Women’s safety is a key issue that even PM Modi has discussed at length, and tech seems to be a potential solution to the problem. There hasn’t been a revolutionary design that’s scalable and durable yet; however, there are multiple innovations that have led to successful steps forward in the space. These innovations focus on key spotlight areas such as during travel, at home, or at night, depending upon the scope of the technology and awareness at that moment. Some of these innovations are funded, others aren’t, but they’re all making a strong impact in the field of women’s safety– after all, safety is a “human right” rather than a luxury in this country.
Developed as an emergency contact and notification app, VithU has been developed by Star India Pvt. Ltd and has over 2 million downloads in the Google Play Store. They had a huge push campaign to develop properties around the app, and even roped in actors and celebrities to promote it actively on their social media. In its essence, it’s a unique app that sends out location and last-seen details to pre-selected recipients and also has the capability to share location updates every two minutes to someone on the other end.
What’s really interesting is the extension of the XPrize Foundation to looking at women’s safety from a tech innovation point of view. They’ve issued a tech-focused challenge to any team that can develop an application or smartphone feature that can quickly send a warning message to a helpline organization. It will be issued as a lifeline solution and a new safety standard. The innovation needs to cost under $40 per year, and should trigger location-accurate alerts in emergency situations. The goal in this case is to empower communities rather than have a centralized control area of message systemization.
Launched by the Karnataka Govt., this is a huge leap in the space of active police-controlled evidence-based approach to capturing the perpetrators of violence against women. "The app, which can be downloaded free on smartphones, will help women in distress alert police for help, as it is linked to the police control room and patrolling vehicles in the city," said a police official while talking about the app’s reach and potential benefits. The govt. has also made available 200+ cars patrolling cities for the safety of women and empowerment. Through this app, the person in distress has to hold the phone in front of the attacker so that the camera can record a 10-second video. An alarm will be sent to the control room along with the video.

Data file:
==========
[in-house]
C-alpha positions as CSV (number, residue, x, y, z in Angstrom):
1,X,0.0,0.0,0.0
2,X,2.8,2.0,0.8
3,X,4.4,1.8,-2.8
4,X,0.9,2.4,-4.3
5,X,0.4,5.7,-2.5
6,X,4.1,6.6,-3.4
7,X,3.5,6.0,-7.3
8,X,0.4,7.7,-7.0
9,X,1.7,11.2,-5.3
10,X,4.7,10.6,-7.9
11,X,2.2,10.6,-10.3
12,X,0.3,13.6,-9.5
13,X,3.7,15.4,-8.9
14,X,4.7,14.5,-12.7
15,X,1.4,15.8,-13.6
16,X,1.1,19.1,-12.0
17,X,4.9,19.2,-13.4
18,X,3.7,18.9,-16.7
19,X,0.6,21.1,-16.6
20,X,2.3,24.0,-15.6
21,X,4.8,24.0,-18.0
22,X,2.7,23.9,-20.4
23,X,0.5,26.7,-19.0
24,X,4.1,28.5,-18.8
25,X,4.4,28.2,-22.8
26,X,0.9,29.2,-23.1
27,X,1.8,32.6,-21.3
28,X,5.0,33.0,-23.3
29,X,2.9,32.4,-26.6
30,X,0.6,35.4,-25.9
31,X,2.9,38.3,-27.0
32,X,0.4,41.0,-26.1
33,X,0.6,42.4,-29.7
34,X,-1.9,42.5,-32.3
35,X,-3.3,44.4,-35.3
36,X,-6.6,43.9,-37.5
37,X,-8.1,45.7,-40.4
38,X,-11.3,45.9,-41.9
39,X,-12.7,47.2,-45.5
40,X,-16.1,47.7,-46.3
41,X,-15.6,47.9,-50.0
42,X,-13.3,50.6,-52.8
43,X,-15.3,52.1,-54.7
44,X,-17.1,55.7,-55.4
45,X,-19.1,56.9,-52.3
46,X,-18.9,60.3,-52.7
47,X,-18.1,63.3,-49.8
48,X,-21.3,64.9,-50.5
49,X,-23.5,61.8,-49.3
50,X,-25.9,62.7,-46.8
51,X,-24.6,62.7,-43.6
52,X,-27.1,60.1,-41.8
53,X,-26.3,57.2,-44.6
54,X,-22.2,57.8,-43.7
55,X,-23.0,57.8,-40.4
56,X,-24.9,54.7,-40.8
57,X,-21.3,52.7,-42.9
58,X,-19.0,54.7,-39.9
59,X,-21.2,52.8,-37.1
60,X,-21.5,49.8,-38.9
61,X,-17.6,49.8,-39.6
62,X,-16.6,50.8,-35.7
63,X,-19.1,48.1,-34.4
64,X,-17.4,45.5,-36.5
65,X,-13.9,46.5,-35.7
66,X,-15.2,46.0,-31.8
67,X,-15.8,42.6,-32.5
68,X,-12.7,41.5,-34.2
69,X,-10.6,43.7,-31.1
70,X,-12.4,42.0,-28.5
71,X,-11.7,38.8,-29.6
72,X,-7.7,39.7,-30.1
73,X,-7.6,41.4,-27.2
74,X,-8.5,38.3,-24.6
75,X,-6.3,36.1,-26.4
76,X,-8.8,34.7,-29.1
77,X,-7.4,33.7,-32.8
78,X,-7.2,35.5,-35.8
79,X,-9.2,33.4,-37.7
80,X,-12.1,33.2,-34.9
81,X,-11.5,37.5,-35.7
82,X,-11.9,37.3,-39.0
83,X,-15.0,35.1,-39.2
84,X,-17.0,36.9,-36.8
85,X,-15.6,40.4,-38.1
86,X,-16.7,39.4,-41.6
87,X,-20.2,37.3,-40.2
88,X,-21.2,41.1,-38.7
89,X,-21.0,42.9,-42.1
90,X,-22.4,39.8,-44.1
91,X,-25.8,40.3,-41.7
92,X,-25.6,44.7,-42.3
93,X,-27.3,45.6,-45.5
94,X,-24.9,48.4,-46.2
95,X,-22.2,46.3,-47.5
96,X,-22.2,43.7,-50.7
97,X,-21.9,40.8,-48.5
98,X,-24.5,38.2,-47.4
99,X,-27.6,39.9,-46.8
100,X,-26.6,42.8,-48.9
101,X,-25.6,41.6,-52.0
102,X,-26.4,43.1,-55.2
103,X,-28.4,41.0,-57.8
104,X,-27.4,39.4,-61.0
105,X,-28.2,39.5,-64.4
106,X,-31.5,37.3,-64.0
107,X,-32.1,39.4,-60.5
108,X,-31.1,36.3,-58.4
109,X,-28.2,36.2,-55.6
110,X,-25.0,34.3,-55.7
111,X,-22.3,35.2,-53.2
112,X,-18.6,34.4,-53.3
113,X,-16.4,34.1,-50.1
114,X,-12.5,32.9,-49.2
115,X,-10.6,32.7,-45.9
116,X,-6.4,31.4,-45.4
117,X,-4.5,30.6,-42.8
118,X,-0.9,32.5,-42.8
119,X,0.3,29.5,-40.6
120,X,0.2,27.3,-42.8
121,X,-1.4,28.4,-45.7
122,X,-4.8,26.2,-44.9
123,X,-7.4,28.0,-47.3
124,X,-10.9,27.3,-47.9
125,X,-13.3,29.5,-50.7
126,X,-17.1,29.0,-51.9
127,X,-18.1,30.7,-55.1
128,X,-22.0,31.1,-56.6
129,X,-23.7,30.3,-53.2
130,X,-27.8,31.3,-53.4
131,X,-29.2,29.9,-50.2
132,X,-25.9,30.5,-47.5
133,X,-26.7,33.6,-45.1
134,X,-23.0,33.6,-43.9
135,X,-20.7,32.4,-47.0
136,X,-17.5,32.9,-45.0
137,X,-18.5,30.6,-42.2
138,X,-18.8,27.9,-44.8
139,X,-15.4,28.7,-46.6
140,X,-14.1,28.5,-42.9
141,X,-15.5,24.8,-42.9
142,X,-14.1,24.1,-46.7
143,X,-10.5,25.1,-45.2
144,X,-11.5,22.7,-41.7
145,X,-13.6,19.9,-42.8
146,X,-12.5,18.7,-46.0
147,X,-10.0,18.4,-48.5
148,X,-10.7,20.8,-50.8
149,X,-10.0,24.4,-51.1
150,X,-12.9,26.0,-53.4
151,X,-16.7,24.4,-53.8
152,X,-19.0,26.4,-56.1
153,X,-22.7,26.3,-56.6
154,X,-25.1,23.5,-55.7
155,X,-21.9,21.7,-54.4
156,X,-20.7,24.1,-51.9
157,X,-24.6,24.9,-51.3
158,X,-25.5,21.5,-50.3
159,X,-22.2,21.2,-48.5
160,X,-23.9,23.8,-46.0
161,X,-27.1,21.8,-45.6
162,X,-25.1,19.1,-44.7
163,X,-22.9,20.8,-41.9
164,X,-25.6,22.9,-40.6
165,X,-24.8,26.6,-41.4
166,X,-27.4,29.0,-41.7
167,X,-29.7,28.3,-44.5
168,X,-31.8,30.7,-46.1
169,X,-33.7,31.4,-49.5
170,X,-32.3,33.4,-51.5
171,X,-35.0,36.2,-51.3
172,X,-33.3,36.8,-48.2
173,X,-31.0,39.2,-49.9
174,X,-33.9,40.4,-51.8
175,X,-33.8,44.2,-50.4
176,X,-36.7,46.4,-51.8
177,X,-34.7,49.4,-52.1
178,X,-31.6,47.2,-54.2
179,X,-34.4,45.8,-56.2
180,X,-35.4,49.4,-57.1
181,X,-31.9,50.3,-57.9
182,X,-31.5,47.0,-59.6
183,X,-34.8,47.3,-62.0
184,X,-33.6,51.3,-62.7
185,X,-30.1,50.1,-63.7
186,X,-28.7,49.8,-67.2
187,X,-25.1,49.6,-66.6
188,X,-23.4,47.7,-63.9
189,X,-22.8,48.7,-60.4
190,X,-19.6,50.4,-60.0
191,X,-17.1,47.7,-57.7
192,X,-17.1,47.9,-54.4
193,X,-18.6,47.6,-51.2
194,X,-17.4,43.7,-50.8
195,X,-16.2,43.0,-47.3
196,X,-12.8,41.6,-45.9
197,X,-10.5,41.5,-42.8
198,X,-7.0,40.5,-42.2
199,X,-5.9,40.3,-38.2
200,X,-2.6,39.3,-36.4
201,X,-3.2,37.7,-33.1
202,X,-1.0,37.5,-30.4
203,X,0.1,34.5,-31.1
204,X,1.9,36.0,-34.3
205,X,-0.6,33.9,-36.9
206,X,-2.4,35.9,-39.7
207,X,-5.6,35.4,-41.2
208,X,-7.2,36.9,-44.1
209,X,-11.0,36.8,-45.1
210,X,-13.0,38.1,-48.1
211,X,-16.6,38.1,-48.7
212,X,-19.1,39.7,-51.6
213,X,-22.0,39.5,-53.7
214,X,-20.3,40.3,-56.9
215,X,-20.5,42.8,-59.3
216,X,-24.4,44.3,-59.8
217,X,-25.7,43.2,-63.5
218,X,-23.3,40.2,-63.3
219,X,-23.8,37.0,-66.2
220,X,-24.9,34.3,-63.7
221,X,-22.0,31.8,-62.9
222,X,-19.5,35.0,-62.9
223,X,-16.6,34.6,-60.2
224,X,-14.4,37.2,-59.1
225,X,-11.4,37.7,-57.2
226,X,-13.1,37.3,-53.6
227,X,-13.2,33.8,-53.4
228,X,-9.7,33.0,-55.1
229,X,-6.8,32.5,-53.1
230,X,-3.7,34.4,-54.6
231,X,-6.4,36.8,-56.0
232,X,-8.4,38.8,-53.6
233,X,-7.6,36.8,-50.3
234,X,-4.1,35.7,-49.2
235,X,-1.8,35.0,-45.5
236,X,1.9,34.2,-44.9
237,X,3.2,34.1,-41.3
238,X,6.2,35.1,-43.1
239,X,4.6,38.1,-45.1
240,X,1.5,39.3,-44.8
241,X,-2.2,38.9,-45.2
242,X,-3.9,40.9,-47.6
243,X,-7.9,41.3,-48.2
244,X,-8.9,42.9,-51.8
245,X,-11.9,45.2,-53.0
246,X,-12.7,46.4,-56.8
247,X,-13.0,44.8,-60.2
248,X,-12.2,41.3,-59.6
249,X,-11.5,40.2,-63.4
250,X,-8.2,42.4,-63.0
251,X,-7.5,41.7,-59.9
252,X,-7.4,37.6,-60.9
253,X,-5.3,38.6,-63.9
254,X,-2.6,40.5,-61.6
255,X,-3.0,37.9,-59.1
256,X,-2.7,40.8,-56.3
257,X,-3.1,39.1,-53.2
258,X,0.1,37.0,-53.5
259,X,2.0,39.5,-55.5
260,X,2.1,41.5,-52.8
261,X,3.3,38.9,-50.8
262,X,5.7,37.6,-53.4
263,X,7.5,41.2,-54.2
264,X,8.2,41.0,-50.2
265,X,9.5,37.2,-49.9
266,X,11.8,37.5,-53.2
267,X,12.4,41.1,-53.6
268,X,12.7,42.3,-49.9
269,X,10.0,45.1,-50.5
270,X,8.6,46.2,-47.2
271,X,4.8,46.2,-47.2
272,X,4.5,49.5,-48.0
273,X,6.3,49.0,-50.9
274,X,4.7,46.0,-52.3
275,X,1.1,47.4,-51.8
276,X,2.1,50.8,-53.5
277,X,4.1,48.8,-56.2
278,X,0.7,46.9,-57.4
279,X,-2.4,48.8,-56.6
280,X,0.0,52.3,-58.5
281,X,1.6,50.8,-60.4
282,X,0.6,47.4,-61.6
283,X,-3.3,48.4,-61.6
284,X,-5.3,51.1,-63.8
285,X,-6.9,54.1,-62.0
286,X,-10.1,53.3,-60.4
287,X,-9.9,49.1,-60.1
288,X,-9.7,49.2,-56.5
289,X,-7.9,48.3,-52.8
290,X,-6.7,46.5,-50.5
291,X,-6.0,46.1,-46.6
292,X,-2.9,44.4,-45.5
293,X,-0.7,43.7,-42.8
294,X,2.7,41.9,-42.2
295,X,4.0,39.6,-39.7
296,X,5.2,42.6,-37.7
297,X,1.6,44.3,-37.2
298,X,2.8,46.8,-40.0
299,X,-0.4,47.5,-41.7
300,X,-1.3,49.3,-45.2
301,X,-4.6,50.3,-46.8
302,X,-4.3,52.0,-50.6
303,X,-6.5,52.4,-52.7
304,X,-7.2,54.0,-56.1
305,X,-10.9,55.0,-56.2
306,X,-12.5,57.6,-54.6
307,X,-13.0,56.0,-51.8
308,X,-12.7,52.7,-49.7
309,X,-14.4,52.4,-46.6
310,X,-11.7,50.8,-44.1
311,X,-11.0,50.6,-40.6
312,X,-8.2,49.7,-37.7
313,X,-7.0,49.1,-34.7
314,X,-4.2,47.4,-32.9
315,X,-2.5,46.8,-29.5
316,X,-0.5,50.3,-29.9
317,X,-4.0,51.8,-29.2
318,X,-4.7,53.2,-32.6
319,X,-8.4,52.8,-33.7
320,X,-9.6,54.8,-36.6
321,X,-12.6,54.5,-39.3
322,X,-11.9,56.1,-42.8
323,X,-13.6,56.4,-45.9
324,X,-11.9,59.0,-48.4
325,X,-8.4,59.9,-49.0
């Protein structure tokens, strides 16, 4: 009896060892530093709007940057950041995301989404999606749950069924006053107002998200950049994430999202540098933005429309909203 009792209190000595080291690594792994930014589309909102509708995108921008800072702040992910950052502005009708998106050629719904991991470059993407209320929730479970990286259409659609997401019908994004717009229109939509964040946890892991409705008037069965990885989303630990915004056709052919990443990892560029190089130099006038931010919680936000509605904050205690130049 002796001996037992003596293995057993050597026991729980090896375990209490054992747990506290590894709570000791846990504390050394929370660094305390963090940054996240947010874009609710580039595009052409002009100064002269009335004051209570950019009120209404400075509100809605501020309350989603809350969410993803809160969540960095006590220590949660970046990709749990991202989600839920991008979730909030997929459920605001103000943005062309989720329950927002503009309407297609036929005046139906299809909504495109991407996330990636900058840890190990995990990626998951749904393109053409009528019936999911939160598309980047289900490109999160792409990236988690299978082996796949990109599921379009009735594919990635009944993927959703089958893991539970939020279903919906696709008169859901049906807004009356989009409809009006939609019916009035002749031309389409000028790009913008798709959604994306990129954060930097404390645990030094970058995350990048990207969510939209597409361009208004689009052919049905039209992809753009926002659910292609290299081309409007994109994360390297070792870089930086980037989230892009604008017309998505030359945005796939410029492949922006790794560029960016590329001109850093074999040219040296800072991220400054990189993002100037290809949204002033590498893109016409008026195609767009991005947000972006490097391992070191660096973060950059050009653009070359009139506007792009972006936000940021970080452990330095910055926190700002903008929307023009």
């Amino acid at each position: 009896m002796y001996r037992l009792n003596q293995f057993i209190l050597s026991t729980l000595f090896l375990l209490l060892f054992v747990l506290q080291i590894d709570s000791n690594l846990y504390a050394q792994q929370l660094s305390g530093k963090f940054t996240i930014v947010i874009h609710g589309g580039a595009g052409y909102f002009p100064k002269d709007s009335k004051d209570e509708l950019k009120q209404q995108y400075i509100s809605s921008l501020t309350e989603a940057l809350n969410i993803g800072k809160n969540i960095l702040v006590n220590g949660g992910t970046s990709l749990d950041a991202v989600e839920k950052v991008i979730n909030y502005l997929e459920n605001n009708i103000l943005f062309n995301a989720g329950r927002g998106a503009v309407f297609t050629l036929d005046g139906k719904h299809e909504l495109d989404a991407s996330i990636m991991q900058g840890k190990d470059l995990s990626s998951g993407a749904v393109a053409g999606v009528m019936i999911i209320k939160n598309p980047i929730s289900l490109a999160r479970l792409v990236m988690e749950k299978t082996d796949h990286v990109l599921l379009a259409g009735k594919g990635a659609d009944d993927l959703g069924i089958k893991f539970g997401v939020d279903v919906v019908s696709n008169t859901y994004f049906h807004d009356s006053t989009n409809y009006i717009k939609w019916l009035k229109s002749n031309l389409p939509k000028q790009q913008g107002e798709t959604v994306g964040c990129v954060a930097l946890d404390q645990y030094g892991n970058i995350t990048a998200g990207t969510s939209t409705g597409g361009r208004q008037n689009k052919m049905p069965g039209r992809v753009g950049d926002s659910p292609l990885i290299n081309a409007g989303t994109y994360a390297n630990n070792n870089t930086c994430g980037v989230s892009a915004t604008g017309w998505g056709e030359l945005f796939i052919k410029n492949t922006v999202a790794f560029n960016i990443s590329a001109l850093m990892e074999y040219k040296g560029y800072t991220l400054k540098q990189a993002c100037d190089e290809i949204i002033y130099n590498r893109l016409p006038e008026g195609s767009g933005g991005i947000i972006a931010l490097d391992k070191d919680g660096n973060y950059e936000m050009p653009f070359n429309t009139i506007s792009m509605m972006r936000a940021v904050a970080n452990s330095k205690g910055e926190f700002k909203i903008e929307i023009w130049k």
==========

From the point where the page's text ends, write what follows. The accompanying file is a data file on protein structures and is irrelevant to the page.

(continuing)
A safety bracelet designed to be stylish and aid in women’s safety is a device that’s quite popular in the US. Women wear it while going through rougher neighborhoods or through unknown streets at night time. This aids in the general feeling of safety for women who are equipped with this technology. The idea isn’t to wear it for daily wear, but to wear it when the need arises, making it a self-defense tool rather than a fashion accessory.
Leaf is an Indian innovation, funded in parts by Indian investors, and designed to protect the modern Indian woman. It has a range of jewelry wearables that have a mix of style and safety. The notification can be triggered directly when the button is pressed. It weighs less than 40gms and has a battery life of 7 days on a single charge of 15 mins. Leaf’s price-point is slightly premium; however, it helps ward off attackers as there is an unknown factor as to whether the victim’s jewelry piece has a notification built in.